... outside, but modelled on a kettle inside, the Albert Hall, more or less filled with people, is often to me a delightful spectacle. It is so at this Sunday afternoon concert, when the lights are blended, and the bottom of the kettle is thickspread with humanity, and sprinkled with splashes of dusky crimson or purple on women's hats, while the sides are more slightly spread with ...
— Impressions And Comments • Havelock Ellis

... prosecutions was misinterpreted into a fear of urging the execution of the laws, and associations of men began to denounce threats against the officers employed. From a belief that by a more formal concert their operation might be defeated, certain self-created societies assumed the tone of condemnation. Hence, while the greater part of Pennsylvania itself were conforming themselves to the acts of excise, a few counties were resolved to frustrate them. It is now perceived ...
— State of the Union Addresses of George Washington • George Washington

... afternoon their concert was cut short before its finish. Commandant Balliot came back to the launch with satisfaction on his streaming face, and two armed black soldiers plodding ...
— A Master of Fortune • Cutcliffe Hyne

... clear is, that the peace of the world must henceforth depend upon a new and more wholesome diplomacy. Only when the great nations of the world have reached some sort of agreement as to what they hold to be fundamental to their common interest, and as to some feasible method of acting in concert when any nation or group of nations seek to disturb those fundamental things, can we feel that civilization is at least in a way of justifying its existence and claiming to be finally established. It is clear that nations must in future be governed by the same high code ...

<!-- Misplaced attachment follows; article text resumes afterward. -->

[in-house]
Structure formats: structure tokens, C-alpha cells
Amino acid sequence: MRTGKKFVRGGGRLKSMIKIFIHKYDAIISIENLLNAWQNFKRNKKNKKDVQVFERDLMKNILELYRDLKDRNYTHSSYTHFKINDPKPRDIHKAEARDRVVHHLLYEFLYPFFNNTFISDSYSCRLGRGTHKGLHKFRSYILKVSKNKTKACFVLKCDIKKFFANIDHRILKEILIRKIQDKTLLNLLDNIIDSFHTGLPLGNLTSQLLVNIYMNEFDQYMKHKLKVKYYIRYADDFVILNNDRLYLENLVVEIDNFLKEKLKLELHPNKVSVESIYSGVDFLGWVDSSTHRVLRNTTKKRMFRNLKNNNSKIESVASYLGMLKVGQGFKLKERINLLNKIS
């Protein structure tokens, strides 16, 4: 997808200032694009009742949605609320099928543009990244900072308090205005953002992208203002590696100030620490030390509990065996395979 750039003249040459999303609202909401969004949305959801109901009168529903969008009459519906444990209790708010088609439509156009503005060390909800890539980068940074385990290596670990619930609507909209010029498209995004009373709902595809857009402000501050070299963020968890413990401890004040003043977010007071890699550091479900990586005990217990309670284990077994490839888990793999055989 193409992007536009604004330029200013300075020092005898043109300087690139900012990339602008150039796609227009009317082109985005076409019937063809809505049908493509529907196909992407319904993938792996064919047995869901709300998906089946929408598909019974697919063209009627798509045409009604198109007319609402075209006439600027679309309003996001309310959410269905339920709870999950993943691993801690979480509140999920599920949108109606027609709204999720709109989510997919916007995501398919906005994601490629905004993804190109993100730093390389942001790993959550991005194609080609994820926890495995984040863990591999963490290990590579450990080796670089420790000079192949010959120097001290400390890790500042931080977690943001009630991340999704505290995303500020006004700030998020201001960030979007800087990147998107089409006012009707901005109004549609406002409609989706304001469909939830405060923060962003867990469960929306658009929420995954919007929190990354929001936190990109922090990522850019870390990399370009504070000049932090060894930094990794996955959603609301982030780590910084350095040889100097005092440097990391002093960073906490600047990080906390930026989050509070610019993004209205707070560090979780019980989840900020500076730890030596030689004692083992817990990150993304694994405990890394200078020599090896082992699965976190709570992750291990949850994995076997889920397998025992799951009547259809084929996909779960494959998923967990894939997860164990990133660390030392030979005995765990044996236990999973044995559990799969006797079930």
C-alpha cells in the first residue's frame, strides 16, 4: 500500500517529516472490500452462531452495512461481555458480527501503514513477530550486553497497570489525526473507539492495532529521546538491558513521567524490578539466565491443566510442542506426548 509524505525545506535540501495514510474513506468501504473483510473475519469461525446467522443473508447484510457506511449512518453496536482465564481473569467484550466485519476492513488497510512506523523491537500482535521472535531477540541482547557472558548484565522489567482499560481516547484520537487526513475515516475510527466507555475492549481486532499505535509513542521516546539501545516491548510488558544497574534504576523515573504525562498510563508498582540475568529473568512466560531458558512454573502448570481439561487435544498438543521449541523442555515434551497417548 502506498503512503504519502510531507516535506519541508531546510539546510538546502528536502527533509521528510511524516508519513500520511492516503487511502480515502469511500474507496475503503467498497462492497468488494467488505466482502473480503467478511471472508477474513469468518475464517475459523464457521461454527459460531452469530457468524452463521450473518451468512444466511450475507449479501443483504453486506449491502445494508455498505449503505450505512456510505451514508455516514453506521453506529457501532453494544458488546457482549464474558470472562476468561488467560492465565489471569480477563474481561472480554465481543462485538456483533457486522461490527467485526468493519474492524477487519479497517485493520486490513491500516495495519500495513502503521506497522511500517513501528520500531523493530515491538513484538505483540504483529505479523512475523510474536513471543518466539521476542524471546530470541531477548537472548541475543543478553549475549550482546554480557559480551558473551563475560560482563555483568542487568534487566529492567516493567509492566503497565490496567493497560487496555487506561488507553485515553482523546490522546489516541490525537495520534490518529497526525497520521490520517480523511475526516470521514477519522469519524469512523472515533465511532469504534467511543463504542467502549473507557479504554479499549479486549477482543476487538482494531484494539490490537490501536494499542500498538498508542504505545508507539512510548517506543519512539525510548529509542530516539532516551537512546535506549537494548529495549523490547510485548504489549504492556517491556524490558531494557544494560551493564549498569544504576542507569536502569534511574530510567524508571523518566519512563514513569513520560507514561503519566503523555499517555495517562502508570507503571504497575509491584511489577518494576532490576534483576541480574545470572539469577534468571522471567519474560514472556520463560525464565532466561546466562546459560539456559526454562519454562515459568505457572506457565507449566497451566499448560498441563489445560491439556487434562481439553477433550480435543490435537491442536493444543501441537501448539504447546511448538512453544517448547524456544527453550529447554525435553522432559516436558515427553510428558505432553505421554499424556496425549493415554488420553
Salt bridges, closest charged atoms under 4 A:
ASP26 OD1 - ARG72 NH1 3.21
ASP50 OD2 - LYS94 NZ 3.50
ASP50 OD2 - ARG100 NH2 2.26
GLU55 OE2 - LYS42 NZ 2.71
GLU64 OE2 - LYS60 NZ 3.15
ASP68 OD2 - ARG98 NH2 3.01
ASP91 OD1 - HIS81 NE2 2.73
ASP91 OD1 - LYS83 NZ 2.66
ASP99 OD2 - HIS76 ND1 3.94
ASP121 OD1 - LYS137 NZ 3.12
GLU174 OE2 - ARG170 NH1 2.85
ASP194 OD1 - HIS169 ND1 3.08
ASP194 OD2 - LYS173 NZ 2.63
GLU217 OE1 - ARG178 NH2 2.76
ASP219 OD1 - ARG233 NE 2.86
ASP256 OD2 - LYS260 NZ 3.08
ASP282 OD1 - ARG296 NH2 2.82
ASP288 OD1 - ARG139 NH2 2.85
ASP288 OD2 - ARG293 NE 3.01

— My Three Years in America • Johann Heinrich Andreas Hermann Albrecht Graf von Bernstorff

... tidying of their new abodes kept them busy, and was carried out with the cheery zest and whole-hearted enthusiasm so characteristic of the Seventeenth. Full advantage was taken of the adjacent Y.M.C.A. establishment, which proved an admirable Institution. The Concert Hall, Refreshment Tables, Reading and Billiard Rooms, were well patronised at all off-duty hours, and the men appreciated the cheerful kindness of the attendants, who were voluntary lady workers from ...
— The Seventeenth Highland Light Infantry (Glasgow Chamber of Commerce Battalion) - Record of War Service, 1914-1918 • Various

... twice during the night Quashy rose to replenish the fires, for the jaguars kept up a concert that rendered attention to this protection advisable; but he did it with half-closed eyes, and a sort of semi-wakefulness which changed into profound repose the instant he tumbled back into his hammock. Lawrence, not ...
— The Rover of the Andes - A Tale of Adventure on South America • R.M. Ballantyne

... our evening at a concert at Mrs Methuen's, from thence we proceeded to a very fine Assembly at the Ladies' Townshends, and about twelve arrived at the Duchess of Bolton's, where we found them tripping on the light fantastick toe with great spirit. Marianne found ...
— The Letter-Bag of Lady Elizabeth Spencer-Stanhope v. I. • A. M. W. Stirling (compiler)

... would not find his voice so wonderful, if you heard it out of a parlor. It is very well, but it would not fill a concert hall, much less an opera house. No; you may be sure he has been educated for some of those German choruses; you know they are ...
— Richard Vandermarck • Miriam Coles Harris



Words linked to "Concert" :   in concert, plan, determine, rock concert, concert piano, concert pitch, contrive, concert-goer, benefit concert, concertize, concert hall, square off, design, concertise, square up, dry run, performance, project, concert band, public presentation, rehearsal, settle, concert grand, concert dance